We have been in Texas for a month and it is really just so big. There are so many places to visit and so many state parks (over 90) to stay in. Recently we have visited and/or stayed in 6 state parks as part of our "Hill County Tour". Before I review these parks though, I have to recommend getting the Texas State Park Pass to anyone who is planning to camp or spend time traveling through Texas. All of the parks have daily use fees from around $5-$10 per person (which you have to pay even if you have a reservation to camp in the park). With the pass, all of your day use fees are waived PLUS the second consecutive night camping in any state park is discounted 50% (Nightly rates are $20 so the 2nd night is $10). The pass is only $70 dollars a year and it more than paid for itself within the first week using it and it just continues to save us money.
Based on our experience, reservations need to be made for all the parks and you are better off making them a little ahead of time. We did not really plan ahead (shocking I know) and two weeks of spring break in March made it very difficult to get into some of the parks we wanted to overnight in. Spring break is over now but since the weather is beautiful and flowers are blooming, people are out on the weekends so for more popular parks (like Mckinney Falls in Austin) getting a weekend reservation is still difficult.
1. Colorado Bend State Park
This was our first park in the Hill Country and we weren't able to get a reservation here but still wanted to go so we ended up at an RV park about 10 miles away. And so began the saga of the horrible RV park and breaking Wanda's slide.
WORD OF WARNING: Do NOT stay in Sulphur Springs RV park. Especially if you have a class A Motorhome. The roads getting into the park are treacherous: hilly, steep, full of potholes, completely unlevel dirt roads with loose rocks...it was terrible, we were both so stressed out, the dogs were so scared, the cabinets were flying open, dishes were breaking (you get the picture). Not to mention while it has pretty view the campground has zero amenities. No garbages, no showers, the "bathroom" is a shack with toilets but no stalls...yes just open toilets. The owner was nasty. All in all (putting aside it was the reason Wanda broke) it was just a terrible place to stay. While we try not to be too negative about places, we feel we have to warn you about this one.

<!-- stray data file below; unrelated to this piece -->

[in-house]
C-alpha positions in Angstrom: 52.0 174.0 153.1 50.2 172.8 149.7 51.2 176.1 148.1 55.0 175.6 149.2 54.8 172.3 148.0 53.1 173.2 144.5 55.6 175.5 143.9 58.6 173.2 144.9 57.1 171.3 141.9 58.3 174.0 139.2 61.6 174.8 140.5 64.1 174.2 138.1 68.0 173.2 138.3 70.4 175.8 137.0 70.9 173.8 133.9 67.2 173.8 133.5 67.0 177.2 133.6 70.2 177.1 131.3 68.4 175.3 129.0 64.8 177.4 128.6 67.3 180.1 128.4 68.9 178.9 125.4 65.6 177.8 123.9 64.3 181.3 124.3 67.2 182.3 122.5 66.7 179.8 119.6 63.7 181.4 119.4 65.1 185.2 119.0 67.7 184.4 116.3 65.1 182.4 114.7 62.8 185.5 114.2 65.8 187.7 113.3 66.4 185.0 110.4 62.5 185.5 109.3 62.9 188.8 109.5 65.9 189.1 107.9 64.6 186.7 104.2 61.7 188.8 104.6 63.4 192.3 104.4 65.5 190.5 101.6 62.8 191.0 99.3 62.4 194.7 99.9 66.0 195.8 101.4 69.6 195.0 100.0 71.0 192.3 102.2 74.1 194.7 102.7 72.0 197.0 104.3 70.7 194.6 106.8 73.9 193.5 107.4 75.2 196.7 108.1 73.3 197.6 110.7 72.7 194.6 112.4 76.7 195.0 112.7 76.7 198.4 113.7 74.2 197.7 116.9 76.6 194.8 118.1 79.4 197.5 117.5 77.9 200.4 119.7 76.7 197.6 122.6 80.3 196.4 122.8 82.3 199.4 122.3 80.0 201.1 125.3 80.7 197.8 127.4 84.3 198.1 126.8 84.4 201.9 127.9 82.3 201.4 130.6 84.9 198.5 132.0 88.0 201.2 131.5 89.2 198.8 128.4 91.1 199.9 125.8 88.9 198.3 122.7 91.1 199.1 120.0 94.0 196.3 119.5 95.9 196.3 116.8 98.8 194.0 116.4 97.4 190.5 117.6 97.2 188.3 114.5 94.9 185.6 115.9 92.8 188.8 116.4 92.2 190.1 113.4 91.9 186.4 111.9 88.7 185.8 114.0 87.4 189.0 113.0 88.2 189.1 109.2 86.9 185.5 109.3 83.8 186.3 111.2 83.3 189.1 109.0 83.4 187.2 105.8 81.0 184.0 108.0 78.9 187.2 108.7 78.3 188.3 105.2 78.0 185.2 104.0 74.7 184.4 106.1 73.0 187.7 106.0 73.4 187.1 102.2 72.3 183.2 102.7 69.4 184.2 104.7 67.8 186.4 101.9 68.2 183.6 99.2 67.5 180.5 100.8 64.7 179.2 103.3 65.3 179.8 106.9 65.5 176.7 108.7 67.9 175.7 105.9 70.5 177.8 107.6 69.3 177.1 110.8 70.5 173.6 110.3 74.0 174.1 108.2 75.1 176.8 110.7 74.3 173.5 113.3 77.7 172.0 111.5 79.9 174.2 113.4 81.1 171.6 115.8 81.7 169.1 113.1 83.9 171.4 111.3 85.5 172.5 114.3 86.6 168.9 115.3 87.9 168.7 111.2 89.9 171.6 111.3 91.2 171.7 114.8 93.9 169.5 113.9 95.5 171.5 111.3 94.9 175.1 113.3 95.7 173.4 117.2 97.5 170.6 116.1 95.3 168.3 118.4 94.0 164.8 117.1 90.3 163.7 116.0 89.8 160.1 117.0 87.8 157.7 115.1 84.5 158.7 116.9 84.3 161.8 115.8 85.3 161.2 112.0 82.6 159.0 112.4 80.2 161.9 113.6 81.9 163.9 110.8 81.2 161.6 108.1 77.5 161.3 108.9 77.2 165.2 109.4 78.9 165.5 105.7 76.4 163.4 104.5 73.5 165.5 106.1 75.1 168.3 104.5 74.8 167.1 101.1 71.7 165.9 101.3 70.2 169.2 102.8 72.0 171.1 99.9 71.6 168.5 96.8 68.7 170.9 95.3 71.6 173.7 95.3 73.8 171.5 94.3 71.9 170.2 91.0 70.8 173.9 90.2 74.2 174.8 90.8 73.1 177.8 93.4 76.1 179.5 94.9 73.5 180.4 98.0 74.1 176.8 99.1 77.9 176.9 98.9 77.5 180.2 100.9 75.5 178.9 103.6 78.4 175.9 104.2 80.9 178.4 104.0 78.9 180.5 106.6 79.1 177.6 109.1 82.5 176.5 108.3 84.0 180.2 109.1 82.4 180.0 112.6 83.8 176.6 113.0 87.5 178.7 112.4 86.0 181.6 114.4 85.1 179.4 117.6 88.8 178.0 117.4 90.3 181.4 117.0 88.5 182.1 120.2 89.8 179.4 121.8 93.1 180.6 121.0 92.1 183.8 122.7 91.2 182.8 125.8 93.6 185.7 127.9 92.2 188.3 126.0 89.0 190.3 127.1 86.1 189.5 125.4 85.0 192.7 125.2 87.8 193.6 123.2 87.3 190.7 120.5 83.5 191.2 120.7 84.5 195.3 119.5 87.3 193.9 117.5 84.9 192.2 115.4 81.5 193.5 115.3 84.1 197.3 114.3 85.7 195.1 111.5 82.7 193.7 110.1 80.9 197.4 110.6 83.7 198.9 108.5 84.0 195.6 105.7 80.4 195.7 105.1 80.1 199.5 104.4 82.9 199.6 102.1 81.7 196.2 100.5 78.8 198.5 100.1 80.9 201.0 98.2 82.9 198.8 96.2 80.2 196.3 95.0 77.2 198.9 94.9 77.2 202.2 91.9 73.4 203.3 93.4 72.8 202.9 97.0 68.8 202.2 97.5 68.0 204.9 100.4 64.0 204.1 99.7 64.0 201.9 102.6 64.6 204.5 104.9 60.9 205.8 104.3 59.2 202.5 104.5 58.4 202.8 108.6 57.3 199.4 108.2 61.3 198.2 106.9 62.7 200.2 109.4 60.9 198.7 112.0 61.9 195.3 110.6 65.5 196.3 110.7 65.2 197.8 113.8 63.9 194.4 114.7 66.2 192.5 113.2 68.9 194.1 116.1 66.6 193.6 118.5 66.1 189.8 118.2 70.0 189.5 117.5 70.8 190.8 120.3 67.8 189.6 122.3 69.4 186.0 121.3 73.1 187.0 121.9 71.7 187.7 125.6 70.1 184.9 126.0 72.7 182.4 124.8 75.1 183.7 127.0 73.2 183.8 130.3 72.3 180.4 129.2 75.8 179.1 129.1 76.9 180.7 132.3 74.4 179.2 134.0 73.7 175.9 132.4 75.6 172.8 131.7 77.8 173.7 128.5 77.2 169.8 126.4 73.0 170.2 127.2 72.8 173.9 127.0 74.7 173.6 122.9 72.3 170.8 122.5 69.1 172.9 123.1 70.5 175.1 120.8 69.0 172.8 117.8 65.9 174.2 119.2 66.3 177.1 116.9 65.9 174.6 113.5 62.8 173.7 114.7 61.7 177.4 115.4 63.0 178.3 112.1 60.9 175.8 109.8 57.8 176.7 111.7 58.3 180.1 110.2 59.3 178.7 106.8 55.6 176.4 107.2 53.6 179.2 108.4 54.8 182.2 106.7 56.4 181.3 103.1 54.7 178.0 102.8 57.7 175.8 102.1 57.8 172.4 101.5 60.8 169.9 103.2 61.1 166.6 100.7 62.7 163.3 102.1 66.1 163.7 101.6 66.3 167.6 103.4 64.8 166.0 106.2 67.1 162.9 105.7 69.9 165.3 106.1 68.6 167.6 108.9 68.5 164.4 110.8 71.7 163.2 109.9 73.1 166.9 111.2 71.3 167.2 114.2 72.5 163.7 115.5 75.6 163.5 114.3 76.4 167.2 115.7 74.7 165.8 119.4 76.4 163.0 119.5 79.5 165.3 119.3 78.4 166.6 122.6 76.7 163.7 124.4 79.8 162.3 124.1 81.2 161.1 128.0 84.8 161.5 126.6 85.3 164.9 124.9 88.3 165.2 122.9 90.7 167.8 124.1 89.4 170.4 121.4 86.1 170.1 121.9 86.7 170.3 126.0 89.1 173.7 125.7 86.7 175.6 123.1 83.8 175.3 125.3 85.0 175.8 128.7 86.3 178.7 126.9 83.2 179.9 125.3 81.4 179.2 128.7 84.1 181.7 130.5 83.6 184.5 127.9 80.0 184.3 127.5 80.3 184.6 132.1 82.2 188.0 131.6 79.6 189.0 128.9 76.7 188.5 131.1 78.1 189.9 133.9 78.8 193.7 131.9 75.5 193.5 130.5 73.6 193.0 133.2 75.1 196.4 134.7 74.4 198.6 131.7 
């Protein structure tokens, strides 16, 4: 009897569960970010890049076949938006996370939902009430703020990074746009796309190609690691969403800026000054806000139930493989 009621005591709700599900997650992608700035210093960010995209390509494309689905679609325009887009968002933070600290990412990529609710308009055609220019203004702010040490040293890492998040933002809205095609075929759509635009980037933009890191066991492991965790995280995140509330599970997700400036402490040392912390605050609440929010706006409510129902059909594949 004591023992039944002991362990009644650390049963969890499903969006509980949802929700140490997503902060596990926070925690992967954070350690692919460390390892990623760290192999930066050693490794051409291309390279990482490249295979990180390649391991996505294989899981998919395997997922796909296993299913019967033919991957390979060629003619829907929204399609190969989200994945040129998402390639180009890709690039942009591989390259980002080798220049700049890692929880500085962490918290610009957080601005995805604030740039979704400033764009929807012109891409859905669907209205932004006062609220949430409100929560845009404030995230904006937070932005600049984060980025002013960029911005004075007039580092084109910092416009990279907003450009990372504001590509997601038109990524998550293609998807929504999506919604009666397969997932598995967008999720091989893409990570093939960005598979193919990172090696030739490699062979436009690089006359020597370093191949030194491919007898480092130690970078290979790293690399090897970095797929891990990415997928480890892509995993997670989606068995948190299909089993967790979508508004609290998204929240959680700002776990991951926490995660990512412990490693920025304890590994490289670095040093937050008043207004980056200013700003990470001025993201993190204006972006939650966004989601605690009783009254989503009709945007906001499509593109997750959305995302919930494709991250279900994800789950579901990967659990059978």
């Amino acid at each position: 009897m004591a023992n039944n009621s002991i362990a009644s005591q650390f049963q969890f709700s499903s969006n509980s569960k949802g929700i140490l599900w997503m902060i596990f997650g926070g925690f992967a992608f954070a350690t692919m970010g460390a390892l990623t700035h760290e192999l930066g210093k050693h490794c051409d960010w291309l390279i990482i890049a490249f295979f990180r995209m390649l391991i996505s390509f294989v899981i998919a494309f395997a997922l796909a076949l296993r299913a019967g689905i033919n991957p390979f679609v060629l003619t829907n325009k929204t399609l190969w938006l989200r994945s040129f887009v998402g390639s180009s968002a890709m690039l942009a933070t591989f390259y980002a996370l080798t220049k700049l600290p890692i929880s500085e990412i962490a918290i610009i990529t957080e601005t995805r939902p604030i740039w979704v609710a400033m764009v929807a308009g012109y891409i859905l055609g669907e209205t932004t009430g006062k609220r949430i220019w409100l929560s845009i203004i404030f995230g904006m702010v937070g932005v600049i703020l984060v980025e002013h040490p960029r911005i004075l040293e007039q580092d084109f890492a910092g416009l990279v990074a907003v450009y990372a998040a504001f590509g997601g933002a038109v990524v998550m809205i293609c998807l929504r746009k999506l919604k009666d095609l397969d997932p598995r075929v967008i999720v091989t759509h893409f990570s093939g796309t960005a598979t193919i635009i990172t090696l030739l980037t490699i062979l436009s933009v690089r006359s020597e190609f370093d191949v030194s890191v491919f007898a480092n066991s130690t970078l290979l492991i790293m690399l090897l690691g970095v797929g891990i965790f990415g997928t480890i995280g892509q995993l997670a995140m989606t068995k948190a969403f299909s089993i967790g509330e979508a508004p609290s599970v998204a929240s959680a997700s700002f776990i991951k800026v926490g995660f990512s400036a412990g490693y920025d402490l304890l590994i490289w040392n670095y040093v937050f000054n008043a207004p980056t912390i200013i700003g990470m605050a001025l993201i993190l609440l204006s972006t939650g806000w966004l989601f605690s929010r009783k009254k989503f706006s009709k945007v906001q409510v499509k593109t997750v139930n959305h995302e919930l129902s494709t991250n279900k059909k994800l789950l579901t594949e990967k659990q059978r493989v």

Anyhow, back to Colorado Bend. This park tends to get crowded and they often close when it gets to capacity. So even for a day pass, you generally should make a reservation ($5 pp or free with the park pass day use is free). We headed there in the late morning but the park had reached capacity so we were told to make a reservation and come back for the afternoon entrance. I think they limit this due to parking, a smaller campground and to prevent overcrowding of the day use areas. While it's annoying if you don't plan ahead, it's nice that they don't let the parks get too crowded so you can still enjoy your time there.
We only did one hike, the most popular, to Gorman Falls. It was our first hike in real Texas terrain, rocky, arid with plenty of cacti (Sophie learned her lesson quick to stay away from these). It's about a 3 mile round trip hike and right before the falls it gets pretty steep and slippery. It's a bit of a rock scramble. While we knew Hayley could handle this no problem, it was Sophie's first time on a hike like this, but we're happy to report she did great too. Despite being pretty clumsy and goofy she pulls it together on a hike! The falls were very pretty, kinda almost looks like spanish moss in the pictures. There was a decent amount of traffic on the trail but since its a popular spot, that was to be expected.